Chief Bobby Cameron on new Saskatchewan task force: 'None of them are wanted' - APTN NewsAPTN News

Chief Bobby Cameron on new Saskatchewan task force: ‘None of them are wanted’



CRIME-REPORT-1000x562

Larissa Burnouf
APTN National News
Saskatchewan has created a new protection and response team based on a rural crime report released last week which one First Nations chief says is a bad move.

It will consist of 258 members, including 120 police officers and nearly 100 conservation officers, who will have the power to arrest and detain. 

The chief of the Federation of Sovereign Indigenous Nations (FSIN) says they aren’t wanted.

“None of them are wanted on our First Nations lands, I will tell you that right now,” said Chief Bobby Cameron. “No one wants those conservation officers on our lands unless they’re invited or unless they’re allowed.”

Cameron said the province should be looking at problems within those forces.

“There’s racism in the Conservation department. There’s racism in the RCMP detachment,” he said.

FSIN signed a legal agreement with the province last year stating conservation officers need chief and council permission to go on First Nations lands.

This new team could fly in the face of that deal, he said.

“These officers, they have another thing coming,” said Cameron. “They’re going to be trespassing and you’re going to be prosecuted.”

He said his office is sending notices to the RCMP that if conservation officers enter their lands they’ll be trespassing and prosecuted.

Granting conservation officers more power will only increase the number of Indigenous people in jail, he said.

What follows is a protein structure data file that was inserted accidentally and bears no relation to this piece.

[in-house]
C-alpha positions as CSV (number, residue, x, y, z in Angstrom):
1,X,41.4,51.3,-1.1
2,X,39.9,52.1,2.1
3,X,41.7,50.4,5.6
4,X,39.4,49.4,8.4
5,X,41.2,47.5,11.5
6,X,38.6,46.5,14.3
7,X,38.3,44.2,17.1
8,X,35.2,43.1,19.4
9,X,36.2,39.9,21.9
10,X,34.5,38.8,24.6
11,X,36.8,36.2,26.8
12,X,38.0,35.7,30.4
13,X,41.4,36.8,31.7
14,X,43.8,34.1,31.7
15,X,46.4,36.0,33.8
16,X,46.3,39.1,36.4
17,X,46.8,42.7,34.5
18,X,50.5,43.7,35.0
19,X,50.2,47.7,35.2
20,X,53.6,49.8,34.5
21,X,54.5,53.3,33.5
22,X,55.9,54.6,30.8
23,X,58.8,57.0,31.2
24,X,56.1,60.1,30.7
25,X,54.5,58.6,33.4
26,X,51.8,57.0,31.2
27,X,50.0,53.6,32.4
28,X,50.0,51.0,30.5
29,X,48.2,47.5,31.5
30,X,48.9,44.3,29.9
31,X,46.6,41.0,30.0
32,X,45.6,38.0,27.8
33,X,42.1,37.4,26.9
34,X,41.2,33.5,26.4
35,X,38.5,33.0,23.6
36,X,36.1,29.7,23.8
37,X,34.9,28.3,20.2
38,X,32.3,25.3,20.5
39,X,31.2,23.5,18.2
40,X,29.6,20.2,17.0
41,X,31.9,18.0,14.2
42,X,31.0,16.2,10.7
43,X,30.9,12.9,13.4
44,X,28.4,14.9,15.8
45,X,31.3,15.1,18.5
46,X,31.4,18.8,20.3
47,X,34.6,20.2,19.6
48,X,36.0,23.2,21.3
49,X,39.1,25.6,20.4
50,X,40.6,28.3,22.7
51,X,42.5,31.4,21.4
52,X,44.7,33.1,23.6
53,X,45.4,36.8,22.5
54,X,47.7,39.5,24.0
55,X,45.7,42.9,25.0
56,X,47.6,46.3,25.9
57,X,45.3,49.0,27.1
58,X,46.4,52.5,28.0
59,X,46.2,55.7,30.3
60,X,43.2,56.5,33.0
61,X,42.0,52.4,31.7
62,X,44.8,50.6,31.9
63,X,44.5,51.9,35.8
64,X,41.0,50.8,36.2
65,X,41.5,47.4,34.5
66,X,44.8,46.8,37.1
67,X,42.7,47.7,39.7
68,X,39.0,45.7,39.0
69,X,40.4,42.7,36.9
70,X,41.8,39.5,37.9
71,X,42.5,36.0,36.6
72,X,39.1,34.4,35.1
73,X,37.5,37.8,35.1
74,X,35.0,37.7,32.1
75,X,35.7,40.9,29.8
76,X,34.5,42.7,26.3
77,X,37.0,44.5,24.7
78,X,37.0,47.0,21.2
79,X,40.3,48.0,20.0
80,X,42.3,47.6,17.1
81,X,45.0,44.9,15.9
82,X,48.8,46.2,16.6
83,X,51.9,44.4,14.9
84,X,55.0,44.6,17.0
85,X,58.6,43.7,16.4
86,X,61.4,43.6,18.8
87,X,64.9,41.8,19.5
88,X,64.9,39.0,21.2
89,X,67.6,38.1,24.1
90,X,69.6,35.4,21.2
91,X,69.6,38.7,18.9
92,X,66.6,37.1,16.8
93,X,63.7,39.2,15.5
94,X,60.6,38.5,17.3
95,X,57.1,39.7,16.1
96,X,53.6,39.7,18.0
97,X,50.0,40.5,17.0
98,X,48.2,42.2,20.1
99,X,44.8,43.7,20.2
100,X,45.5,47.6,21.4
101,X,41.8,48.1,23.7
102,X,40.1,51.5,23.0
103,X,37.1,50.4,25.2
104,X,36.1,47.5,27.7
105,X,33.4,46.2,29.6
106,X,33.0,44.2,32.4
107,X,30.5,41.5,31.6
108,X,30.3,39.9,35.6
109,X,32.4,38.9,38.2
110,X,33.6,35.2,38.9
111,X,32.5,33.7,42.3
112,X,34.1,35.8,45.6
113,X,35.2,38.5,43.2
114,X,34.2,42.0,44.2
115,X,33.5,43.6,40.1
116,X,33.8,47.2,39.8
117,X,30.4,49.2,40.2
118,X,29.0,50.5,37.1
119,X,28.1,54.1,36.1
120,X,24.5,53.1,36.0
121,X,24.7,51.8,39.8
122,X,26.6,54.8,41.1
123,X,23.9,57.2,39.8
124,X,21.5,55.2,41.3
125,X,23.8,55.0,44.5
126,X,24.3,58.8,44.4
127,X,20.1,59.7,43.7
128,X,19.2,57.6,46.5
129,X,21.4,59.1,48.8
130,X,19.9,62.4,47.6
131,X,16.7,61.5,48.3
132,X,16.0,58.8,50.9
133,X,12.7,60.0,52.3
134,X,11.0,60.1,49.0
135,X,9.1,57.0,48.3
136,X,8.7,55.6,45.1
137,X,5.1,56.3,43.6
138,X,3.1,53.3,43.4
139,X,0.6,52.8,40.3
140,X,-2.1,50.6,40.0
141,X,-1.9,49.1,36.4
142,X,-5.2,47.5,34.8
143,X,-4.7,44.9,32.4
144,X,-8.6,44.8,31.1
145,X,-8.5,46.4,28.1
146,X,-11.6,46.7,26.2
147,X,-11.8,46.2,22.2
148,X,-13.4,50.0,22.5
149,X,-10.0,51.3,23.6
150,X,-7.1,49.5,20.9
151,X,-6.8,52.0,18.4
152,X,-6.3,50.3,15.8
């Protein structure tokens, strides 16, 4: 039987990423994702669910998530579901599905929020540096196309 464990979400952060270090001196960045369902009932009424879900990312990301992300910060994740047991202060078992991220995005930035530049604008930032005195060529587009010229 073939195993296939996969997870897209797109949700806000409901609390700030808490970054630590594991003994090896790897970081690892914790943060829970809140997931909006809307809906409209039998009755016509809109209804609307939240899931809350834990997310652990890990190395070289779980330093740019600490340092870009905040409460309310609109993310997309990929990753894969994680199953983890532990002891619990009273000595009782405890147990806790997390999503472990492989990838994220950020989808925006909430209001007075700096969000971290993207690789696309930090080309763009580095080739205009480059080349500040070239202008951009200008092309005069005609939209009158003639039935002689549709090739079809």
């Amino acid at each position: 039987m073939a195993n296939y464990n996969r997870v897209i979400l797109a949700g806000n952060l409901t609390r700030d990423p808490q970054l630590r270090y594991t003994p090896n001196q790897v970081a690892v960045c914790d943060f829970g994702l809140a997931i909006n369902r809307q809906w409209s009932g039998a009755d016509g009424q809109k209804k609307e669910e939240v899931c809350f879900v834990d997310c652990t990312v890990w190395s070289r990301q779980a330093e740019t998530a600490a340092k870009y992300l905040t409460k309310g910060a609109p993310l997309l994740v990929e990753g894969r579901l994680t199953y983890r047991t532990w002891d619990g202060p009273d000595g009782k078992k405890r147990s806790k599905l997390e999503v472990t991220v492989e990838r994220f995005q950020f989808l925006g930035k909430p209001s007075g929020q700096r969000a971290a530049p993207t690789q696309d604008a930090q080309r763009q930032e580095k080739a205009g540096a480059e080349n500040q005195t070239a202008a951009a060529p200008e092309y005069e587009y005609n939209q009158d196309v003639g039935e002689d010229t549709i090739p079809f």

lburnouf@aptn.ca

Tags: , , ,

5 Responses to “Chief Bobby Cameron on new Saskatchewan task force: ‘None of them are wanted’”

  1. Dan.bellegarde@fsin.com'
    Dannyblue August 31, 2017 at 2:37 am #

    We need more FN self-administered police services like the File Hills First Nations Police Setvices, to work in cooperation with the RCMP and municipal police services. Or else we’ll always be complaining about being policed by external police services.

  2. cangfc@shaw.ca'
    Glen August 31, 2017 at 8:52 pm #

    There is racism against anyone that isn’t Aboriginal and this article reeks of same as well as discrimination and prejudice!!!

  3. el_bravado@hotmail.com'
    Billy September 1, 2017 at 1:29 pm #

    If having more law enforcement in any jurisdiction causes a particular demographic to “be in jail” then it is incumbent on that demographic not to break the law. That being said I think increasing rural enforcement will not lead to more arrests of indigenous people. The reality is there are mostly non-aboriginals going to farms to steal, vandalize and trespass. When it comes to rural crime in my experience they are usually non-aboriginal (white) criminals thieving metals for recycling, shooting deer from the road (then trespassing), taking farm implements and stealing from grain bins. I think the FSIN will be shocked when the rural enforcement starts putting white rednecks in jail who’ve been raiding our farm operations for years.

  4. bigfredq@hotmail.com'
    Fred September 2, 2017 at 12:17 am #

    I believe that the FSIN should revisit its original purpose TREATY PERTECTION. be proactive about it .Then we won’t be reacting when its too late NOT CRITICIZING JUST A THAUGHT I KNOW OUR LEADERS ARE DOING THEIR BEST

  5. srfn.cl@gmail.com'
    Steve Meawasige September 5, 2017 at 1:50 pm #

    Way to go Chief Cameron. I agree with you 100%